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The first white men to establish residence in what would become Lincoln County, Kansas settled along the Saline River in 1865. The group of six men were known as the “Colorado Boys,” having belonged to the First Colorado Cavalry. In 1866, seventeen individuals or family groups settled in the territory. Among them were the family of my second great-grandparents, John Sylvester Strange and Susan Nancy Hendrickson.
In June of 1870, a U. S. Census was taken and included Lincoln for the first time. A population of 516 met the population requirement and a petition to form as an independent county was approved by the state legislature.
Lincoln County was linked to the outside world by a stage coach, which at first brought the mail and passengers once a week. The first post office, named Colorado after the Colorado Boys, was in the home of E. E. Johnson. The stage coach brought the weekly mail to several small settlements in the county, each with a resident serving as postmaster or postmistress.
On 14 July 1870, J. S. Strange was appointed as the first postmaster of Lincoln Center, Lincoln County, Kansas. His home served as the post office.
If I am reading this correctly, this document shows that a new postmaster was appointed on 11 Sept 1872.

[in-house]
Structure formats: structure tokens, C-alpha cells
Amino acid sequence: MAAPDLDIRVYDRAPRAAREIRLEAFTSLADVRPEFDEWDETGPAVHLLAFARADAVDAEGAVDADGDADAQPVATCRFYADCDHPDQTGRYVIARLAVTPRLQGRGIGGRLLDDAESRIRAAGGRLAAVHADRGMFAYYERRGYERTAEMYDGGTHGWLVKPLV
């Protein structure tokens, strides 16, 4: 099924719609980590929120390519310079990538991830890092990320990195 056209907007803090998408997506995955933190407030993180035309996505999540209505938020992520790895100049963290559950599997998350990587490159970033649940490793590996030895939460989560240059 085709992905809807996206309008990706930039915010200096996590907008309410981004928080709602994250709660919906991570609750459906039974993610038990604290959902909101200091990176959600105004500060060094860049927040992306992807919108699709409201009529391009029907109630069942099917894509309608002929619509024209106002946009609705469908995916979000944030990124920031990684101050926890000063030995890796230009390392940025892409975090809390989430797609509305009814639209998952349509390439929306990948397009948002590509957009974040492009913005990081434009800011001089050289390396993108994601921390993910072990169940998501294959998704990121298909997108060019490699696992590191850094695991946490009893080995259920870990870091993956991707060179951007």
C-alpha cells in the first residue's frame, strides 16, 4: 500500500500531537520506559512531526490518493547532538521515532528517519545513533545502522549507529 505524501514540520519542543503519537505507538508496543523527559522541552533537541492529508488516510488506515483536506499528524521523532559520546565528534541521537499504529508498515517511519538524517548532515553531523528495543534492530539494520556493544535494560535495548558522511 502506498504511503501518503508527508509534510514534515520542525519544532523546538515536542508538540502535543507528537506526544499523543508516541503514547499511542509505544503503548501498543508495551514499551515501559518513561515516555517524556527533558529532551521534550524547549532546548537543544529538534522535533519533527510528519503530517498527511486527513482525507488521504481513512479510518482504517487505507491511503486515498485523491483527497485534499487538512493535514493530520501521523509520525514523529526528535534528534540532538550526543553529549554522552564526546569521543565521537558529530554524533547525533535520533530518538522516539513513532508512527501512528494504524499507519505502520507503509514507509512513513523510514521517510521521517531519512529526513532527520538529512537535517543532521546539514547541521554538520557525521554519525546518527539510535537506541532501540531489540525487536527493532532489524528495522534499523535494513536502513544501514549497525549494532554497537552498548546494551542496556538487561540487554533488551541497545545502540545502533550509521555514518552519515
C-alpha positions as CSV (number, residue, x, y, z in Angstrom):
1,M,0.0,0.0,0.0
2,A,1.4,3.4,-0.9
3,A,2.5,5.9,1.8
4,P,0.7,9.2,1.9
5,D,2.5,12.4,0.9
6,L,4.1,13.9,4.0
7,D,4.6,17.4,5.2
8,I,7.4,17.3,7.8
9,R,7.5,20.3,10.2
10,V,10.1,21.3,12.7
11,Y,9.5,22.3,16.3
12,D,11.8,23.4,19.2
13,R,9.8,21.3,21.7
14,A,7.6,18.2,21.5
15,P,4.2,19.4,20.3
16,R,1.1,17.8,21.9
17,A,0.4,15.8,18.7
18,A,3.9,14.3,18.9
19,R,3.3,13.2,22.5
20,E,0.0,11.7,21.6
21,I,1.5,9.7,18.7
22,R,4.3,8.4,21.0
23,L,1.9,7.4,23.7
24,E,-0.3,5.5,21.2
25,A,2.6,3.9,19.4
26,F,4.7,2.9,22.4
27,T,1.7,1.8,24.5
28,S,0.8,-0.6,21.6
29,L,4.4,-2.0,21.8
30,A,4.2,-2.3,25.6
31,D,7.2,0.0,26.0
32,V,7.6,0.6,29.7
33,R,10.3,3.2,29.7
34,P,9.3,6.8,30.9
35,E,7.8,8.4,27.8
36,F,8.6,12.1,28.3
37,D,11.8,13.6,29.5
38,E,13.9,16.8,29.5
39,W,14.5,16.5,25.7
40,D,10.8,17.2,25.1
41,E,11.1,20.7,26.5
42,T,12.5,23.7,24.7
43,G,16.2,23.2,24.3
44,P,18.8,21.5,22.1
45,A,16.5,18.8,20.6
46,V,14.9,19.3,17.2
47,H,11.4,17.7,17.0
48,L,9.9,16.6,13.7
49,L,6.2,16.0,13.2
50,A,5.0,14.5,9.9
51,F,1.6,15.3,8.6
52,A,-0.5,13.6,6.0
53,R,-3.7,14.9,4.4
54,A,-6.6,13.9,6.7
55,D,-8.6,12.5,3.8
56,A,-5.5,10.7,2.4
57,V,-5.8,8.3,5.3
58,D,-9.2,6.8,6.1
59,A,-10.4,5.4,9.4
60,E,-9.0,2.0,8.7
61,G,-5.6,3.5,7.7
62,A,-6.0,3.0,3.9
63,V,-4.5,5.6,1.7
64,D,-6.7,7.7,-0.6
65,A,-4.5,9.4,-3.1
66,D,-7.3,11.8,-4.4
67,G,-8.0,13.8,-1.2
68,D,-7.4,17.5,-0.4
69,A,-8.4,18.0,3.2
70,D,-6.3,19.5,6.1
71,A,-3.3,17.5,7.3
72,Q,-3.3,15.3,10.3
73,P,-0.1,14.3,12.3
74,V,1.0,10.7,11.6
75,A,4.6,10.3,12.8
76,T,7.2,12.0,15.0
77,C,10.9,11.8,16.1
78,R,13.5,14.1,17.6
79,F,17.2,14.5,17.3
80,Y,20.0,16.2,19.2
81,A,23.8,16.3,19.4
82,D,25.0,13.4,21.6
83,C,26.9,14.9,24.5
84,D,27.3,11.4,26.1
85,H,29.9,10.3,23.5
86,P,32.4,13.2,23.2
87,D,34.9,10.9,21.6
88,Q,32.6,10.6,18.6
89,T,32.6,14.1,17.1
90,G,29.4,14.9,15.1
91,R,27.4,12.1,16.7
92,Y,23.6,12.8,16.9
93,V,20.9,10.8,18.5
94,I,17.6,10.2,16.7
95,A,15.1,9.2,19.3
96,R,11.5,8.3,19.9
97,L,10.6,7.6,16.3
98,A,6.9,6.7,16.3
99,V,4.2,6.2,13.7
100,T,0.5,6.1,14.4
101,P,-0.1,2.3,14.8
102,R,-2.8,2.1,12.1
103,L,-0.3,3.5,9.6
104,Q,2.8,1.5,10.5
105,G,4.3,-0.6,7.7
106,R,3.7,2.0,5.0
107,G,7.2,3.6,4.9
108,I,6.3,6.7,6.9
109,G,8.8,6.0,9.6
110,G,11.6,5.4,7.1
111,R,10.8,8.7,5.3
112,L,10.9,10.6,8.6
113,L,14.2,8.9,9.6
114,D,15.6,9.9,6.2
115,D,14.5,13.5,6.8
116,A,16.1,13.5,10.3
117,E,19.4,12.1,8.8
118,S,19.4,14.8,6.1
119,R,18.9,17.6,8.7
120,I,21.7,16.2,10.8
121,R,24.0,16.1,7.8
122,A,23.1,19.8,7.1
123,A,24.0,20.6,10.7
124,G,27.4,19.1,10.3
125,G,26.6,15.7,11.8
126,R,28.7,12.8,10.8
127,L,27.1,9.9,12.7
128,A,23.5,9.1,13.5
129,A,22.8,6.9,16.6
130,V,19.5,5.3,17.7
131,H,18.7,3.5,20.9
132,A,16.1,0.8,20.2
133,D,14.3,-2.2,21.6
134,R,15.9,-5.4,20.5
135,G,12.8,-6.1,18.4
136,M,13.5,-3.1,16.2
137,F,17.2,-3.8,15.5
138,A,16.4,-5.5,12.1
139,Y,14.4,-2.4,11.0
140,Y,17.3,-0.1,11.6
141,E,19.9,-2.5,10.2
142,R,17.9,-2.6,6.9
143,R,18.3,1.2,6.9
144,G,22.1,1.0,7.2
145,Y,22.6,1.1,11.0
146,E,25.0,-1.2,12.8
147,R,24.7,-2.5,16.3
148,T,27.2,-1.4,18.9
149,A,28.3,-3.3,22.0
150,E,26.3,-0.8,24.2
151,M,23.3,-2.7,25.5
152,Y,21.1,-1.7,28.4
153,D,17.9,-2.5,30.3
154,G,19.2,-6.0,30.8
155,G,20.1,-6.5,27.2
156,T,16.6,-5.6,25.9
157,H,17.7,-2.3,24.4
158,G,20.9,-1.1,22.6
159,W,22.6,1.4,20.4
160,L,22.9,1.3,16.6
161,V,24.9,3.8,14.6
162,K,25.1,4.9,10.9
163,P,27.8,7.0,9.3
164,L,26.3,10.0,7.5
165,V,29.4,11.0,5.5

Newspaper clippings, however, document that J. S. Strange was still serving as postmaster in 1873, so maybe what I see as a 2 is supposed to be a 3.
I don’t understand the joke about the elephant. Does this mean that he would be happy or unhappy about the move? Unhappy, I guess.
The post office moved again a month later.
The second postmaster from the original document above is Daniel W. Henderson, so that seems to jive with the newspaper account about who would be the next postmaster.
According to Brief History of Lincoln Kansas: “Throughout the years, the post office in Lincoln moved many times. Whenever the rent was lower in another building the post office would move. The first postmaster received $12.00 per year. During the early years the postmaster’s position was political and he would likely lost (sic) his job when a president from a different party was elected. The law was changed in 1938, so the postmaster could expect to continue being employed.”
I don’t know if GGreat-grandfather Strange went about his postal area delivering the mail once a week or if there were “office hours” when folks could stop in to get their mail. J. S. Strange had a farm to manage, lots of children, other civic responsibilities, and pastoring to do, so it is not surprising that he would be ready to pass on the responsibilities of mail service to someone else after three years.
As I was doing research for this post, I found the photograph below.
The photograph is not dated, but the Saline Valley Bank building was erected in 1883, so it was taken sometime in 1883 or later. It is hard to distinguish some of the faces, but that signature white beard on the man identified as “Uncle Johny Strange” sure seems to be my J. S. Strange. The man next to him on the right, friend and fellow minister H. C. Bradbury, is holding mail. And to top it off, there is a horse and cart in the photo.
There is no junk mail at Sepia Saturday, so feel free to read their posts – you won’t be breaking any federal postal service regulations.
Lincoln – that County in Kansas, by Dorothe Tarrence Homan, 1979
Souvenir History: Lincoln County Kansas, by Elizabeth N. Barr. 1908
Brief History of Lincoln Kansas https://livelincolncounty.com/brief-history-of-lincoln/
Lincoln County Historical Society http://www.lincolncohistmuseum.com/index.html